© 2011 – Routledge
When Alexander Nikolayevich Scriabin's music was performed during his lifetime, it always elicited ecstatic responses from the listeners. Wilhelm Gericke, conductor of the Vienna opera, rushed backstage after one of Scriabin's concerts and fell on his knees crying, 'It's genius, it's genius…'. After the composer’s death in 1915, however, his music steadily lost the captivating appeal it once held. The main reason for this drastic change in the listeners’ attitude is an enormous gap existing between the printed scores of Scriabin’s music and the way the composer himself played his works. Apparently, what Scriabin's audiences heard at the time was significantly different from, and vastly superior to, modern performances that are based primarily on published scores. Scriabin recorded nineteen of his compositions on the Hupfeld and Welte-Mignon reproducing pianos in 1908 and 1910, respectively. Full score transcriptions of the piano rolls, which are included in the book, provide many substantial features of Scriabin's performance: exact pitches and their timing against each other, rhythms, tempo fluctuations, articulation, dynamics and essential pedal application. Using these transcriptions and other historical documents as the groundwork for his research, Anatole Leikin explores Scriabin's performing style within the broader context of Romantic performance practice.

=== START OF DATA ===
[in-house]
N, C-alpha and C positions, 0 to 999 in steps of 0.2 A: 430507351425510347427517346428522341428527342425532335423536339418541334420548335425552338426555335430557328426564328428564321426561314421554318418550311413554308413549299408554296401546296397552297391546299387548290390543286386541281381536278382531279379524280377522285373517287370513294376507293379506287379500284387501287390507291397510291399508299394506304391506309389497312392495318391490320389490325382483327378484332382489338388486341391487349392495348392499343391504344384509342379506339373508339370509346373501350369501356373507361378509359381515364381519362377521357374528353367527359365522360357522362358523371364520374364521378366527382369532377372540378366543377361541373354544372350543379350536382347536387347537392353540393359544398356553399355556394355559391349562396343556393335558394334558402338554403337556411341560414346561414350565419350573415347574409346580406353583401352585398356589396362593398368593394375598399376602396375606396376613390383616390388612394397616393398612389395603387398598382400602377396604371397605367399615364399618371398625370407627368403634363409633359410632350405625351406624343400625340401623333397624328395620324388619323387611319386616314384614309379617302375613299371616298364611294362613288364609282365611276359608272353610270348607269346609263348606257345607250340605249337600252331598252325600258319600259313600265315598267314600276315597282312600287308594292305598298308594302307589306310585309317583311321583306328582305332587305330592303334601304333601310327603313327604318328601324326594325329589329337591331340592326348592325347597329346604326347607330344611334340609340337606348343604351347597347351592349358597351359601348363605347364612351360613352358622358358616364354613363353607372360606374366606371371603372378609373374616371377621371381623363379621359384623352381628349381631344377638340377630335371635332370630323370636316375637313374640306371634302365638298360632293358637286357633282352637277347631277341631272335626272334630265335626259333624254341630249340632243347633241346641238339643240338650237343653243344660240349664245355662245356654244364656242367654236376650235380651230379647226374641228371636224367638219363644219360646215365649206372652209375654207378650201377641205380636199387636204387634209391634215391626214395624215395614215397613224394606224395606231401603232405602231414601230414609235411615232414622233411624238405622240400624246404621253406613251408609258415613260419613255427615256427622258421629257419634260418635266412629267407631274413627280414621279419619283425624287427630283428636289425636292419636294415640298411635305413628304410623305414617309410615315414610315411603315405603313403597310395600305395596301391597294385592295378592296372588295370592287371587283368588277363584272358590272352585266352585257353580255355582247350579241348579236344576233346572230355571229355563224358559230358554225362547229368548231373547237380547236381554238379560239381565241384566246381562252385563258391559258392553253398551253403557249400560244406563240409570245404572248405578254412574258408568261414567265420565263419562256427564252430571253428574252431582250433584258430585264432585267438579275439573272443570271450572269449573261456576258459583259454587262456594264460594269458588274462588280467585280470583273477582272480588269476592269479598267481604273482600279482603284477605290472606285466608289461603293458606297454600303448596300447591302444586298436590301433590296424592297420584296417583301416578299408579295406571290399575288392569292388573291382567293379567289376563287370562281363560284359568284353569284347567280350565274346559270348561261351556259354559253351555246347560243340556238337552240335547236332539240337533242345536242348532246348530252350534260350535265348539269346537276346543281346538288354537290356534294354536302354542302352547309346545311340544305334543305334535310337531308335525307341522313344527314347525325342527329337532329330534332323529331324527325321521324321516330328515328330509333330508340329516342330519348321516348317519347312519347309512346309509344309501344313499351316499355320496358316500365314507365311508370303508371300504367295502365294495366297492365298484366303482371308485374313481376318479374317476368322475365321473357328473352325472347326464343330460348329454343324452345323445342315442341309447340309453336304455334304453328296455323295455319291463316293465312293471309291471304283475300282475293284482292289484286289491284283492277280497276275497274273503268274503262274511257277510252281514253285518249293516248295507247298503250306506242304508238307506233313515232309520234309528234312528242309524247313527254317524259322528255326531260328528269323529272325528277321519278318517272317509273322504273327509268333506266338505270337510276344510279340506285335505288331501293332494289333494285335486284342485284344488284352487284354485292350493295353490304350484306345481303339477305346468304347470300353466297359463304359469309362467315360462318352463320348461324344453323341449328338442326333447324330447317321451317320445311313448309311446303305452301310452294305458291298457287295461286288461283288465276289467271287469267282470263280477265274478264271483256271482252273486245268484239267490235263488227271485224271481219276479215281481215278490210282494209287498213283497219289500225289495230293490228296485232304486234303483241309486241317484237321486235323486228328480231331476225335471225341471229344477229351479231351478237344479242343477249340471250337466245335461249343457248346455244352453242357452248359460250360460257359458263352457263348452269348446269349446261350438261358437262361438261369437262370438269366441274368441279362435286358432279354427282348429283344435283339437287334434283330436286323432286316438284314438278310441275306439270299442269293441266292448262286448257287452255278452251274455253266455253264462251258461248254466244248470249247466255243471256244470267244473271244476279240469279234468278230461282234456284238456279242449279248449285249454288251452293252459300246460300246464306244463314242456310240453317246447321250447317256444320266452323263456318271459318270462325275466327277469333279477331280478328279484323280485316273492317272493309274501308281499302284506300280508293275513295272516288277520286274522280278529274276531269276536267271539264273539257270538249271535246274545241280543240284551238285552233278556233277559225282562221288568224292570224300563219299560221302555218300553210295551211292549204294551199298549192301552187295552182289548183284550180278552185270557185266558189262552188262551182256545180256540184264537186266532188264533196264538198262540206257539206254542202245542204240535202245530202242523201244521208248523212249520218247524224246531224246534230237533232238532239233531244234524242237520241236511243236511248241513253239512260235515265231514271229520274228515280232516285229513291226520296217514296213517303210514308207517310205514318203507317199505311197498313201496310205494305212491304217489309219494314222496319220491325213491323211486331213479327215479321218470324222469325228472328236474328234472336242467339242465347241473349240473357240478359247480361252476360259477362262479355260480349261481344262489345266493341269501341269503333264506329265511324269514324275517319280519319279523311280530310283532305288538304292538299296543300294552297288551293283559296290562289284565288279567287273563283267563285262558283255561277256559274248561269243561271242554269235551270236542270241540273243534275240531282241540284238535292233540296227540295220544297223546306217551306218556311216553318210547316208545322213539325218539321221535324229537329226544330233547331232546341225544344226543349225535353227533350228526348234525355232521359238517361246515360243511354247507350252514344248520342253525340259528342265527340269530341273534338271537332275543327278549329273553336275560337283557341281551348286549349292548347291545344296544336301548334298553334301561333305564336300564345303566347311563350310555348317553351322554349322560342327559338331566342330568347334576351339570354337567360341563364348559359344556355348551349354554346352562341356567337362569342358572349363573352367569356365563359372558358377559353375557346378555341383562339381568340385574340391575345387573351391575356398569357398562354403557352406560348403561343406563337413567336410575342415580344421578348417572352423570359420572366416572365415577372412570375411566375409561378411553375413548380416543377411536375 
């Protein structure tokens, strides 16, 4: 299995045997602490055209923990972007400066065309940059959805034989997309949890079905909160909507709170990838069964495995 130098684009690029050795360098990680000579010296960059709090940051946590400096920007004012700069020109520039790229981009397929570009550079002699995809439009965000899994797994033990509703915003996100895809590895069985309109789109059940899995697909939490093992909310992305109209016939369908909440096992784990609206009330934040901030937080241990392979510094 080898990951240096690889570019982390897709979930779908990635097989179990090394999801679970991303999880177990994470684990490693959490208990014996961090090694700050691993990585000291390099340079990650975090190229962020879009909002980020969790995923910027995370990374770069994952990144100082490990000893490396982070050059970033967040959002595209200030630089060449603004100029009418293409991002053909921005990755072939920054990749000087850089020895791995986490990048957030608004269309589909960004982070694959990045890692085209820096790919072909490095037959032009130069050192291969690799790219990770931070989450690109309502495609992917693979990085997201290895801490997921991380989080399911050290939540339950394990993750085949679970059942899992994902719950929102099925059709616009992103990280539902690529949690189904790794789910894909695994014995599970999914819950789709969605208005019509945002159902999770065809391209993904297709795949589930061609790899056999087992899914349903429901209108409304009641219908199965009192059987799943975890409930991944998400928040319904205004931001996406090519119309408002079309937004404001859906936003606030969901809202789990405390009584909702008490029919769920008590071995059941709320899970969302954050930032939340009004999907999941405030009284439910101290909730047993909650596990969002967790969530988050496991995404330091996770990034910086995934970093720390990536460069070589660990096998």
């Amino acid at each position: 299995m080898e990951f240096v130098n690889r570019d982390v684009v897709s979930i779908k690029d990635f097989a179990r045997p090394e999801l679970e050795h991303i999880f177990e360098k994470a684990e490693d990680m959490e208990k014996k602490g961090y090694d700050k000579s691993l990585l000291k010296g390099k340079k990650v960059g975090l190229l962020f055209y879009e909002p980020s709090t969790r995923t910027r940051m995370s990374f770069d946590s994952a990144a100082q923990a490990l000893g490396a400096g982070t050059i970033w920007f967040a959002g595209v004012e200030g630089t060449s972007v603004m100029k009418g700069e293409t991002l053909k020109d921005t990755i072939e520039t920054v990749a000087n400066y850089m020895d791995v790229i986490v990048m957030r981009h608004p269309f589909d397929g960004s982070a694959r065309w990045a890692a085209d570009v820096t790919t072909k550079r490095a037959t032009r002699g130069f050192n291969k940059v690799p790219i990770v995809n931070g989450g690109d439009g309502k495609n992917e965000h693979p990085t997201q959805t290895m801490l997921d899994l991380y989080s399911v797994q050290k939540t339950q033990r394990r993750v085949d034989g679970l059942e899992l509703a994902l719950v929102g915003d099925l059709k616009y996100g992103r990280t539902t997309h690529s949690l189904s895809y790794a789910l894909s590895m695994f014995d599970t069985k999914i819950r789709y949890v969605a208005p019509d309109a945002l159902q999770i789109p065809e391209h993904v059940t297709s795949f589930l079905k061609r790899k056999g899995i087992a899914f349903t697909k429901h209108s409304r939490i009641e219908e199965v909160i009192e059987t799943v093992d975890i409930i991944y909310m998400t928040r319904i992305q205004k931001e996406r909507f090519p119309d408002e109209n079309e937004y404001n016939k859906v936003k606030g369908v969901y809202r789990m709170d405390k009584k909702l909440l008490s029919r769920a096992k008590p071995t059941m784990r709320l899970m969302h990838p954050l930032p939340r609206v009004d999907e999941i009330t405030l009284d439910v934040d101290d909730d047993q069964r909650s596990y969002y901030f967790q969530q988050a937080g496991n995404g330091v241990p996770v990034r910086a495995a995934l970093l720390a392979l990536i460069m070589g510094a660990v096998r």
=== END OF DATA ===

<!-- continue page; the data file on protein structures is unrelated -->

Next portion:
'Carefully written, filled with interesting sidelights, and rich in detail, this book includes an excellent bibliography and three interesting photo/figures… Highly recommended.' Choice '… the best of the piano roll transcriptions do throw interesting light on his practices and enable modern musicians to understand better the immense following he enjoyed as a pianist. One of the most striking points of comparison is the discrepancy between the published scores and the piano roll recordings, the latter being far more complex than the music from which modern pianists play… [a] thorough, groundbreaking work… This study deserves to be read by pianists, critics and musicologists who take a serious interest in the Romantic tradition.' Slavonic and East European Review '… fascinating book… Leikin’s commentaries on the nine short pieces and two sonatas presented in this way are a model of detailed observation and sensitive commentary, picking their way through a minefield of possible objections and alternative explanations.' Music and Letters
Contents: Preface; The music of Scriabin: then and now; Scriabin's performing style; Case studies I: the Welte rolls; Case studies II: the Phonola rolls; Some thoughts on Scriabin and romantic performing traditions; Bibliography; Index.